There's been an unbelievable amount of sea turtle deaths lately, and the worst part is that hundreds of the fatalities could have been avoided.
According to CNN, 300 endangered olive ridley turtles were recently found dead off the coast of Mexico. They were caught in an illegal fishing net and drowned, according to local authorities.
When the mass of bodies was found, they'd already been dead for a week.
The photos show the devastation of so many turtles killed at once.
According to Huffington Post, olive ridley turtles nest along the Mexican coast from May to September, which is likely why there were so many in the area.
It's illegal in Mexico to kill sea turtles, and HuffPost reports that authorities are investigating the incident. But they have two cases to investigate, because shortly before the 300 were found, 113 other sea turtles were found dead in a Mexican marine sanctuary, per HuffPost.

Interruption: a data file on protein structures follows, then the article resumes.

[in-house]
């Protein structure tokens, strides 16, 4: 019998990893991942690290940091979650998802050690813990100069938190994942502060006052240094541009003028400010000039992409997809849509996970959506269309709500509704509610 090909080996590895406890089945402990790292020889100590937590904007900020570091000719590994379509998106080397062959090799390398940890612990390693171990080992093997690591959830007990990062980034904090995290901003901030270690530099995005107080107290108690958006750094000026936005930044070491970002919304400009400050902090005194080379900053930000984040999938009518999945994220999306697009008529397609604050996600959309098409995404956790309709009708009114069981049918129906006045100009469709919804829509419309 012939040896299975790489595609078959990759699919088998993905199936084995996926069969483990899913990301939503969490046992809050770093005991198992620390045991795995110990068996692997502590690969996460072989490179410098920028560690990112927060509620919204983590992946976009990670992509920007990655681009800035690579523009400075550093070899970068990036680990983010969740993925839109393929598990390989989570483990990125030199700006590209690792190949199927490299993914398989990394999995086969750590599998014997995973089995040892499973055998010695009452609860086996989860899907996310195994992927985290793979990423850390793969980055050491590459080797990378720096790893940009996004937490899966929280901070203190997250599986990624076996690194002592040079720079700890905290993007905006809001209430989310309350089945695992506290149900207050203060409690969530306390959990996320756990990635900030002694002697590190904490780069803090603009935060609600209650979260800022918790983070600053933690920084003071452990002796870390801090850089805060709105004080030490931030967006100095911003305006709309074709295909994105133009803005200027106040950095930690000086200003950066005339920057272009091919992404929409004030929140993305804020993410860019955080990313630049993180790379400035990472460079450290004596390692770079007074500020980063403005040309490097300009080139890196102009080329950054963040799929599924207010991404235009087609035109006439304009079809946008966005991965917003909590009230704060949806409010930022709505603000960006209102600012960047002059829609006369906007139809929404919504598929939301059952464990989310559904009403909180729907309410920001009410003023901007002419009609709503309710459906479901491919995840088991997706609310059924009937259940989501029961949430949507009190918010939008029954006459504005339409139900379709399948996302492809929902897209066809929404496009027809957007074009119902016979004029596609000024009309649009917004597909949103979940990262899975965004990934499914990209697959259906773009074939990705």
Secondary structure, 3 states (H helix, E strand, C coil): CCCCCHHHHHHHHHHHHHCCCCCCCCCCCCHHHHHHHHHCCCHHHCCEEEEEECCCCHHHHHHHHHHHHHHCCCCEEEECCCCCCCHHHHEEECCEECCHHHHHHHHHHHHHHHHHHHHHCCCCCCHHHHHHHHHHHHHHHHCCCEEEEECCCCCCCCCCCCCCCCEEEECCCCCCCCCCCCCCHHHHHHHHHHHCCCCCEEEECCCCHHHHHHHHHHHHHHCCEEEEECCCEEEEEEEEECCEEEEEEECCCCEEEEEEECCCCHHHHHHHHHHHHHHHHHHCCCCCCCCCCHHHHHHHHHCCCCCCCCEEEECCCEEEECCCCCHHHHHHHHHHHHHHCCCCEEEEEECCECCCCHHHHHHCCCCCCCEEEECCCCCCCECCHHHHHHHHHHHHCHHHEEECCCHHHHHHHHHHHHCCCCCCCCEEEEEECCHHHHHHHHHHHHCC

The cause of that mass mortality event is still being determined.
The 113 turtles, 102 of which were also olive ridleys, may have died from fishery run-ins as well. According to LiveScience, some had injuries from nets and hooks.
This summer has been a tough one for the sea turtles, who already have enough natural causes of death to contend with. Humans certainly don't need to make their lives harder.
In Florida, endangered turtles are suffering from the red tide, a poisonous algae bloom. Newsweek reported that 400 sea turtles had already died from the tide as of August 4. The harmful effects are expected to last into 2019.
Even more turtles' lives could be claimed before it's over.
NatGeo wants concerned parties to know that, though their numbers aren't in perfect shape, olive ridleys are one of the more abundant sea turtles in Mexico, at least.
"So numerically speaking, this isn't going to trigger a population collapse," marine biologist Bryan Wallace told NatGeo. "It does, of course, act as an alarm bell."
With the uphill battle sea turtles face due to poisonous algae, accidental plastic consumption and more, we really don't need to add mass fishing-equipment-related deaths to the list.